With the word “recovery” being uttered more and more in the addiction treatment industry, and more facilities openly asking about what they have to implement in order to become recovery-focused organizations, the loosely organized group Treatment Professionals in Alumni Services (TPAS) has decided it’s time to take the association to the next level.
Lorie Obernauer, PhD, who formerly oversaw CeDAR’s alumni programming and was the original driver behind formation of a national association of alumni programming directors, confirms that TPAS is searching for an executive director and plans to have someone in that position in the first quarter of 2014.
She says key priorities for the director of services in the first year will involve boosting membership and looking for partnering opportunities with other organizations. TPAS has had around 60 to 70 consistently active participants in collaboratives that it has held in its early history, but at present the only paying members of the association are a dozen treatment centers that agreed to infuse some cash into the association and become charter members.
Obernauer says consultant Dick Dillon has spearheaded the search process for a director, partly by reaching out to professional associations such as the National Association of Addiction Treatment Providers (NAATP) and State Associations of Addiction Services (SAAS). Several candidates are already under consideration, though Obernauer adds that the process of identifying candidates has not been officially closed.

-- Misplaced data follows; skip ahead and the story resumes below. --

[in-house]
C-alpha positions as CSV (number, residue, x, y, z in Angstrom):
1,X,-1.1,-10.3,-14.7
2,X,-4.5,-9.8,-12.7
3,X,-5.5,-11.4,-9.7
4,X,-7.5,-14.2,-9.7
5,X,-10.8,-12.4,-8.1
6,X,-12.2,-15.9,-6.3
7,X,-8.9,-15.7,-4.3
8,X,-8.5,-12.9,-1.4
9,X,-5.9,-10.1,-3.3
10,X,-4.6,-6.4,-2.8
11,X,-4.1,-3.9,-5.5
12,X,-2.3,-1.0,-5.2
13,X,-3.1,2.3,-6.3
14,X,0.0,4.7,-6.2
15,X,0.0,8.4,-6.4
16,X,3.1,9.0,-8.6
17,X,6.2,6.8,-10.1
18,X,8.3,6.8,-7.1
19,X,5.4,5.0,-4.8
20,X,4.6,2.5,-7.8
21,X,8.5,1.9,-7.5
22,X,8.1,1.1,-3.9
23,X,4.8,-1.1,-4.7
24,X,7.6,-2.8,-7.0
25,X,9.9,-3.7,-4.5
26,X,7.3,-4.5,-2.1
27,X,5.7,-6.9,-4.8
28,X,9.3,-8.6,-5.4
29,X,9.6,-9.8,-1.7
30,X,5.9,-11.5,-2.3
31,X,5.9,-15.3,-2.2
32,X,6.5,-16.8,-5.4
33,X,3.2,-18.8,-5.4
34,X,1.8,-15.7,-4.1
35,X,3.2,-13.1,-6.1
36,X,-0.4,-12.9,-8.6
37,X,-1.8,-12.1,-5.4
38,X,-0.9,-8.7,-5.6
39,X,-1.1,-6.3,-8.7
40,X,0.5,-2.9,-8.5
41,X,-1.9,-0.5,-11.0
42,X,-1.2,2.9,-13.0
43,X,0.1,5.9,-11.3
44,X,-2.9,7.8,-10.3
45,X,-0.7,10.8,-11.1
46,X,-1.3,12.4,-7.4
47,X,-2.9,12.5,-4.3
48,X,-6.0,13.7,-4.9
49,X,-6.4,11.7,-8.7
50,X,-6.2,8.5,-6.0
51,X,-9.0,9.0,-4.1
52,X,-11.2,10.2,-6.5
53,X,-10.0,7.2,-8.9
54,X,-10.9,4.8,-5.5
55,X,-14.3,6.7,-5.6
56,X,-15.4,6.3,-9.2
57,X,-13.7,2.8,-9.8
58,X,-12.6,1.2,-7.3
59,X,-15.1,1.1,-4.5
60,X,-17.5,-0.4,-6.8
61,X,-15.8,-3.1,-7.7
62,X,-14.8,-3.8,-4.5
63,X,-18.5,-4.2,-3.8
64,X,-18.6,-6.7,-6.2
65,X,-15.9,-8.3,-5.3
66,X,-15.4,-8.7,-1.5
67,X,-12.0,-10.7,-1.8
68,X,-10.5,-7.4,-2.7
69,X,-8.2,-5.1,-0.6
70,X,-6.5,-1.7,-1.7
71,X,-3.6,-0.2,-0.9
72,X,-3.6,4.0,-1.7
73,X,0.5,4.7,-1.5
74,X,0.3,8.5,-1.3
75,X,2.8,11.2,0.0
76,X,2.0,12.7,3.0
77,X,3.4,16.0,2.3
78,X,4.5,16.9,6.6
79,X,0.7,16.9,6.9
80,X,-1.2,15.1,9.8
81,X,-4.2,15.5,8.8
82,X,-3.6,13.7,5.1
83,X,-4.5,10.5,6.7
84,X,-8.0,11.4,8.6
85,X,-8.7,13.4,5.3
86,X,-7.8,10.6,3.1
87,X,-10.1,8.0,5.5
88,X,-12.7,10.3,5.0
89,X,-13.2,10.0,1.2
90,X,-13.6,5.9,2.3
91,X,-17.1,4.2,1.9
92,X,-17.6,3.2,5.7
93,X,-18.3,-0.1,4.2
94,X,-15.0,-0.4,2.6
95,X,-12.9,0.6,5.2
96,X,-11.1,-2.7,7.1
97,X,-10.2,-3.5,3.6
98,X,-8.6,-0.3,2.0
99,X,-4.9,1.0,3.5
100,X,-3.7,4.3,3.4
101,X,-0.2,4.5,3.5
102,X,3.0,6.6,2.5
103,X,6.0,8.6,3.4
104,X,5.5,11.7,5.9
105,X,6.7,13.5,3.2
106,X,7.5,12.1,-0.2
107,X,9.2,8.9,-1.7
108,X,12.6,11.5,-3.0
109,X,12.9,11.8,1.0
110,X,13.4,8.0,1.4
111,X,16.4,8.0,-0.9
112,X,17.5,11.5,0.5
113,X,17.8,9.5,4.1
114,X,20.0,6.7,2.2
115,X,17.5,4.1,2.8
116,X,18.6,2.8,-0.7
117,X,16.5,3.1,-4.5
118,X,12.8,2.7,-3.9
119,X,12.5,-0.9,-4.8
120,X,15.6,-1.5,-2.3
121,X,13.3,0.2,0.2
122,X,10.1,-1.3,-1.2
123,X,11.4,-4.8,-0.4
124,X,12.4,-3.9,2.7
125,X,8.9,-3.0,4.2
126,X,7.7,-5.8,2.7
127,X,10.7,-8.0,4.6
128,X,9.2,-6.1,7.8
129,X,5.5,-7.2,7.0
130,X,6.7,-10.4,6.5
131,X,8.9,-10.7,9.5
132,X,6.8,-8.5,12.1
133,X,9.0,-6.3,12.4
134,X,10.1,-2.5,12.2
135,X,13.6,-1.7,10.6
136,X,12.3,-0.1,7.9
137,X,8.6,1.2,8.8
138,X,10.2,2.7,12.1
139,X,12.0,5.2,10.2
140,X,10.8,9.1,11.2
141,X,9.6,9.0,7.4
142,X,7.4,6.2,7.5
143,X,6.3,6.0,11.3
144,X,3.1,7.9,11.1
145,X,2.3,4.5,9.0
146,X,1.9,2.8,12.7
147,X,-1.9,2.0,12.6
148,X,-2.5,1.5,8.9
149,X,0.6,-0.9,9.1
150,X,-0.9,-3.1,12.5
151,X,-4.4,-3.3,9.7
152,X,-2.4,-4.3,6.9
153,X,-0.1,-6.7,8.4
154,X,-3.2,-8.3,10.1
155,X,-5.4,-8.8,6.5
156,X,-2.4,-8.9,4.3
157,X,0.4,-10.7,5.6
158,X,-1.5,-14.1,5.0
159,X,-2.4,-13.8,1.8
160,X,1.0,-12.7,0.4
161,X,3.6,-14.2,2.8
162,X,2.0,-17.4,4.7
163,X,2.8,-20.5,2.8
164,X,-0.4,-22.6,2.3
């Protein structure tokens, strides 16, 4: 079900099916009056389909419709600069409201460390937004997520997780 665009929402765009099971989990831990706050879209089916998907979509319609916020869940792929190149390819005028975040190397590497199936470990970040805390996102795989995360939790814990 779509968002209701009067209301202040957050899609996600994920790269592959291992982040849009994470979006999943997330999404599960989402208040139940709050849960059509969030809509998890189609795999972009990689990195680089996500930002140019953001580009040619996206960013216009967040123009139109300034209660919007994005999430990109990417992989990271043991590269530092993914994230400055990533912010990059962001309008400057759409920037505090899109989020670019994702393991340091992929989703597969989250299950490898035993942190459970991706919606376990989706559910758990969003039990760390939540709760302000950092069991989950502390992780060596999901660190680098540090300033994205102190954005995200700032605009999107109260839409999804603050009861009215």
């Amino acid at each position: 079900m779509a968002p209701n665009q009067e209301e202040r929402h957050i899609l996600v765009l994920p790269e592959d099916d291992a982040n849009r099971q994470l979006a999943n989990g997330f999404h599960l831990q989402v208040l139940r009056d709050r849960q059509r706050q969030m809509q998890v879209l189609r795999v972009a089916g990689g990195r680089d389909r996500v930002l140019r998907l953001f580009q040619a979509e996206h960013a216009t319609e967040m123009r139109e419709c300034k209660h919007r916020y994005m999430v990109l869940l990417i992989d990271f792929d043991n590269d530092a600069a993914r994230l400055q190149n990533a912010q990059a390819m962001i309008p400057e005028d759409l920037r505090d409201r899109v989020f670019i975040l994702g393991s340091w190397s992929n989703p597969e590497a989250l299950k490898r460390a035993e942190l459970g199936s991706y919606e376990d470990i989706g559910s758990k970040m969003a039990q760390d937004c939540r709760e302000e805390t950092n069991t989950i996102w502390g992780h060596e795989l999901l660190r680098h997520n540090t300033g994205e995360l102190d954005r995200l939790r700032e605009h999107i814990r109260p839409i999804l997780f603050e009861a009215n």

The official candidate description for the position includes the wording “experience in treatment and/or recovery industry” among the desired qualifications, but Obernauer adds that the person does not have to be in addiction recovery. However, “We really want someone who lives a recovery life, with values that are in line with reducing stigma and offering equal opportunity—that perspective,” she says.
TPAS has no immediate plans to open a staff office in conjunction with the hire, so the new director will work out of his/her home base. The organization is also in the process of creating a new website.
Obernauer believes the national changes that are occurring in healthcare offer an ideal backdrop for the growth of an organization of alumni-serving professionals who serve as a critical component of aftercare/recovery support. “All of that will require treatment centers to take a close look at how they’re serving clients,” she says.
And she adds that while recovery services are routinely incorporated into every national conference agenda in the field now, “It still is a new topic that needs to be addressed again and again.”